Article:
Recovery Spirituality

I Don’t Even Know Matter What

Had a dream about my wife last night. We had been in the heart-pounding throes of an especially passionate foreplay session when suddenly everything dissolved and I found myself awake…alone…and reality came rushing back in around me. That cold, dead vacuum of awareness…then a deep, low anguish, with the recognition that the  part of my brain whose job it is to cope with grief had been reset back to zero. This happens a lot.

There is a poetic justice about the whole thing. For years, I’d sunk deeper and deeper into my own, self-centered world of intoxication, indifferent to the pain she was experiencing as she pleaded with me to pull away from the bitterness and the lies, and to come back to her. In attempting to escape from one dimension of my emotional reality, I had inadvertently caused my mind to withdraw from everything and everyone, until, for all intents and purposes, there seemed to be no one left. I had undone my own humanity, and there she was, alone to languish. I can only imagine the hell she would face each day as she struggled to hold it all together, to take care of our two small children, go to work, and try to keep a brave face on things as the brittle husk of the man that I had been floated out with the tide every night, and washed up on the shore again each morning. How had she managed to do it?

There was a lot of stuff that happened. I was oblivious, just nursing my addictions in one form or another, even after having gone through treatment, gone through college, graduated with honors, found a job in my field…to all outward appearances, I was moving forward in life, overcoming my hurdles, and becoming healthier all the time. The sad fact of the matter, though, was that I was still withdrawn and resigned within myself. Though I was learning to become functional, I was checked out. Then, she left. Almost immediately, I snapped out of it, and, to me, it was like coming out of a time warp. The last ten years had been a blur.

[INTERMISSION — Go get popcorn. This one is long. Please accept my apologies.]

The problem that I have with faith is that I don’t get to know for sure how things will turn out. The basic conundrum of existing as a human (for me, anyway) is that when circumstances seem to reveal the slightest indication that things will turn out for the worse, I immediately revert to fear (the opposite of faith) and reach out in an attempt to control the situation through manipulation. That seemed to work out for me for a really long time there, but it was an illusion.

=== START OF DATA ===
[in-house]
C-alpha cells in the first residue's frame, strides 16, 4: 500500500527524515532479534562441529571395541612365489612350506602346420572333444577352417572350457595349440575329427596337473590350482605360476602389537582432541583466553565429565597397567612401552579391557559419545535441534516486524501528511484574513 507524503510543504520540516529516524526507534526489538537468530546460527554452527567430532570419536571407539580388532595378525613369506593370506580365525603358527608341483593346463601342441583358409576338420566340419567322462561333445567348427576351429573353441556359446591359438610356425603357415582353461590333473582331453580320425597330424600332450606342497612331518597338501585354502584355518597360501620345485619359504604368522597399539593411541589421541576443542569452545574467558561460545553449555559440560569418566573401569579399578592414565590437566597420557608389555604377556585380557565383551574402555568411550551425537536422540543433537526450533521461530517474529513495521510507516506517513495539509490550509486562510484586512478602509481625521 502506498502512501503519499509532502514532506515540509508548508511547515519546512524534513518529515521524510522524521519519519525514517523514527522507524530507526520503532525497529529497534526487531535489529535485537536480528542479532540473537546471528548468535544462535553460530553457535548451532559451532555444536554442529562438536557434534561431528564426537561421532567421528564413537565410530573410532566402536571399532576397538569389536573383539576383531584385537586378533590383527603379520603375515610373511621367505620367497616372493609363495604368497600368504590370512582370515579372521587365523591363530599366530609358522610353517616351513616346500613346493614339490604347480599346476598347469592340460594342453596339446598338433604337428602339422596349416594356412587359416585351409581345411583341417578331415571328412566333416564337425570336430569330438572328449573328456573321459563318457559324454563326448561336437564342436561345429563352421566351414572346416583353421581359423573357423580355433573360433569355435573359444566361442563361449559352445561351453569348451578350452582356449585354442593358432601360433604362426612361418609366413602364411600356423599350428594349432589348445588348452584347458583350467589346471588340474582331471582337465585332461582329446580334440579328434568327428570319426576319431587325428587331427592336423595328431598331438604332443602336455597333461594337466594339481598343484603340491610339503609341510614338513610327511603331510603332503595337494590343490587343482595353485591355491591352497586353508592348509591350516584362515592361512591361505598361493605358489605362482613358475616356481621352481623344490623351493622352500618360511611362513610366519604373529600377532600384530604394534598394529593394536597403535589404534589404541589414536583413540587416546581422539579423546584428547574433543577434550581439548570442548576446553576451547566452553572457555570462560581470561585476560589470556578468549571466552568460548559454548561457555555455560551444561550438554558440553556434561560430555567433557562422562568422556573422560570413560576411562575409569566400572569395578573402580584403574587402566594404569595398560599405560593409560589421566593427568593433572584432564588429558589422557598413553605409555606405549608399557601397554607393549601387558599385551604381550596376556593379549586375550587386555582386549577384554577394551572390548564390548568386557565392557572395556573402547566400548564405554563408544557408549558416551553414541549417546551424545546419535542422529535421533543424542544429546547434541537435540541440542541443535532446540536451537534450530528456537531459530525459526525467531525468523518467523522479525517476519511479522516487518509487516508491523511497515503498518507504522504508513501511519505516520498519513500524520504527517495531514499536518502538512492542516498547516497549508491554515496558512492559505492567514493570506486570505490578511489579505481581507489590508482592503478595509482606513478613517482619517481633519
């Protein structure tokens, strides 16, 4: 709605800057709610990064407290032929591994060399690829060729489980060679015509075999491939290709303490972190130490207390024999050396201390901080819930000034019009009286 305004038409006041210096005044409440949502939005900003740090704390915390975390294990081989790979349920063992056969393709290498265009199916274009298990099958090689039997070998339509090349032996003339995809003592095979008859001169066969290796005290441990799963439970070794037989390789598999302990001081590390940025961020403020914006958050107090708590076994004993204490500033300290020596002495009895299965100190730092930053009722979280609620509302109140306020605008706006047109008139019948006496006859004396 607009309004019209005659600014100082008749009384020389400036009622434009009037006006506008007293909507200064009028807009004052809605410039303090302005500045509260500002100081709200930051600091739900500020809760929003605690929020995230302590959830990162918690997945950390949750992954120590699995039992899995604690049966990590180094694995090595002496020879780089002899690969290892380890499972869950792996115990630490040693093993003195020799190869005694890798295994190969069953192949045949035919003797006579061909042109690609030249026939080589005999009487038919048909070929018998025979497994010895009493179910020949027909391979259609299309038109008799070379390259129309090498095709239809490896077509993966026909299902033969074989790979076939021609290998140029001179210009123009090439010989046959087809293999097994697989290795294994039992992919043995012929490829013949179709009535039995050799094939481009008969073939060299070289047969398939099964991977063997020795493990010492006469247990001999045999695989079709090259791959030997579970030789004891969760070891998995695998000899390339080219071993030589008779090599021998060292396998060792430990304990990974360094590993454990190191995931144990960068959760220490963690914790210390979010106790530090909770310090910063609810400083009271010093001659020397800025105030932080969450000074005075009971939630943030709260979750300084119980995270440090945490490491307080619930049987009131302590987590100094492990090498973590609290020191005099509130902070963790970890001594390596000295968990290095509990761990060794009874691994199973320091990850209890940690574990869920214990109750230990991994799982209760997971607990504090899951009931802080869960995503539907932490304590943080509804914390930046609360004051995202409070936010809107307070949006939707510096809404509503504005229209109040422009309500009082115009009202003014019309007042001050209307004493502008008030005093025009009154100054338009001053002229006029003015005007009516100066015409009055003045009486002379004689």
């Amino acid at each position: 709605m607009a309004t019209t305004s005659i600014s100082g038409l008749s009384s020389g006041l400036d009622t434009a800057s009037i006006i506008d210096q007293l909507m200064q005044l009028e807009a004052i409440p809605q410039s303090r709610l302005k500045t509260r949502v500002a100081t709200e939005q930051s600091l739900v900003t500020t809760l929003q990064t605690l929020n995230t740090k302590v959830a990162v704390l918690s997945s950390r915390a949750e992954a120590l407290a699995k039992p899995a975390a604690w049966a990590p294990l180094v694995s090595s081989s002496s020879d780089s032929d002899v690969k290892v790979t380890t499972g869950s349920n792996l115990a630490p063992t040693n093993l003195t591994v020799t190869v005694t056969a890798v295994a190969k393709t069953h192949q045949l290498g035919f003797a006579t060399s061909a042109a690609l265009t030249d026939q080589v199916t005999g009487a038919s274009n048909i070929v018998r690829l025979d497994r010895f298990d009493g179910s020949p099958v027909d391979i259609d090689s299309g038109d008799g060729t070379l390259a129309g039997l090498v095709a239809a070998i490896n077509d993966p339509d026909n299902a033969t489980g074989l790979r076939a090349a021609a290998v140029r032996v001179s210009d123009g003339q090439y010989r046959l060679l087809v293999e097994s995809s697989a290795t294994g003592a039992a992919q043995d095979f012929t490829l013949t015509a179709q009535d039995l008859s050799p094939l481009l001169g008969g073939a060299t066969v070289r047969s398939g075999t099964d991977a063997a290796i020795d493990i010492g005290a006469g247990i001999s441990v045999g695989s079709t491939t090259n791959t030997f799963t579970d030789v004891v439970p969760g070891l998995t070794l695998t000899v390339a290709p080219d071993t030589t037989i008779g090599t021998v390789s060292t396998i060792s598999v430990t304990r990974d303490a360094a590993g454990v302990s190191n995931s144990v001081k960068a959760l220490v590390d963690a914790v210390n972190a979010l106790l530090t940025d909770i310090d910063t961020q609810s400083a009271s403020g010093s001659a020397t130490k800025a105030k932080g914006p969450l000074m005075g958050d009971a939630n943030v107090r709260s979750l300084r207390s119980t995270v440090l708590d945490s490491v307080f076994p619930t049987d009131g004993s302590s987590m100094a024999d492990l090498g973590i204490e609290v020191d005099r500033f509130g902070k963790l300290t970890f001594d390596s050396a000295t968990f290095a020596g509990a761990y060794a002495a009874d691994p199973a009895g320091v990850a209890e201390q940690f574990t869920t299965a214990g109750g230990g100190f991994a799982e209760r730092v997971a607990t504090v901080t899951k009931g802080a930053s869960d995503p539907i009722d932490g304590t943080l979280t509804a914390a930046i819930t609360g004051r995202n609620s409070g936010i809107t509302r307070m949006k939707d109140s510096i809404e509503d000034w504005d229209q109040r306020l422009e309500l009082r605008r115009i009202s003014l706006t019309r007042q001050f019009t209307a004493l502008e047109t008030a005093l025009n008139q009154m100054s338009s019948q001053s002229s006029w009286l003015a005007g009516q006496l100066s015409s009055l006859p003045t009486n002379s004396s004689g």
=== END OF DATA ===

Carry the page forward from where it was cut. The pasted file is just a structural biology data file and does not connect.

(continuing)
When I first took my family and left the cult, my only thought, the only thought I could still honestly call my own, was to escape. Just to survive. I made some really poor choices in the way that I chose to go about trying to do that, though, and in the long run those mistakes have cost me everything I cared about most (my family.)

I want to share some things that I wish I would have known ten years ago that could have changed the way this whole thing turned out. I mean, people told me these things, and I read them, and they seemed to make sense…but I didn’t know that they were true like I do now, on the other side of those ten years. I would have had to accept them in faith (an area in which I was severely crippled at the time.)  I had to learn the hard way, though. Hindsight, and all that.

So here are the things:

  • Just because you don’t see permanent, life-destroyingly negative results coming from your bad decisions (like the decision to get too drunk to exist without the cops being called on you, for example,) doesn’t mean that they won’t arrive. You really, really do reap what you sow. Sow a thought, reap an action. Sow an action, reap a habit. Sow a habit, reap a destiny.
  • The idea that escape from reality is possible is a complete illusion. You are actually still contributing something to reality, no matter how obliterated you are. You are still putting the building blocks of your world (and the worlds of those connected to you) in place by what you are doing, whether you’re taking or giving.
  • It has been rightly stated that unforgiveness is like you drinking poison and expecting the other person to die. We need to forgive for the sake of our own heart and soul, not simply because of some perceived moral obligation. To neglect this is nothing less than outright self sabotage.
  • It is absolutely imperative that you trust the people in your life who really do love you and have your best interests at heart. This can be all but impossible at times if you’ve been abused and have trust issues, but if you are hurting, isolation will destroy you. Believe that.

Above all of these lies the overarching theme of the power of the present moment. I can only change what happens in the now. I can’t change yesterday. I can’t do anything tomorrow, or even a few minutes from now. I can only do something here. Now. Right now I have the power to make a difference. We all do.

By Ben Wolf

It's a secret!

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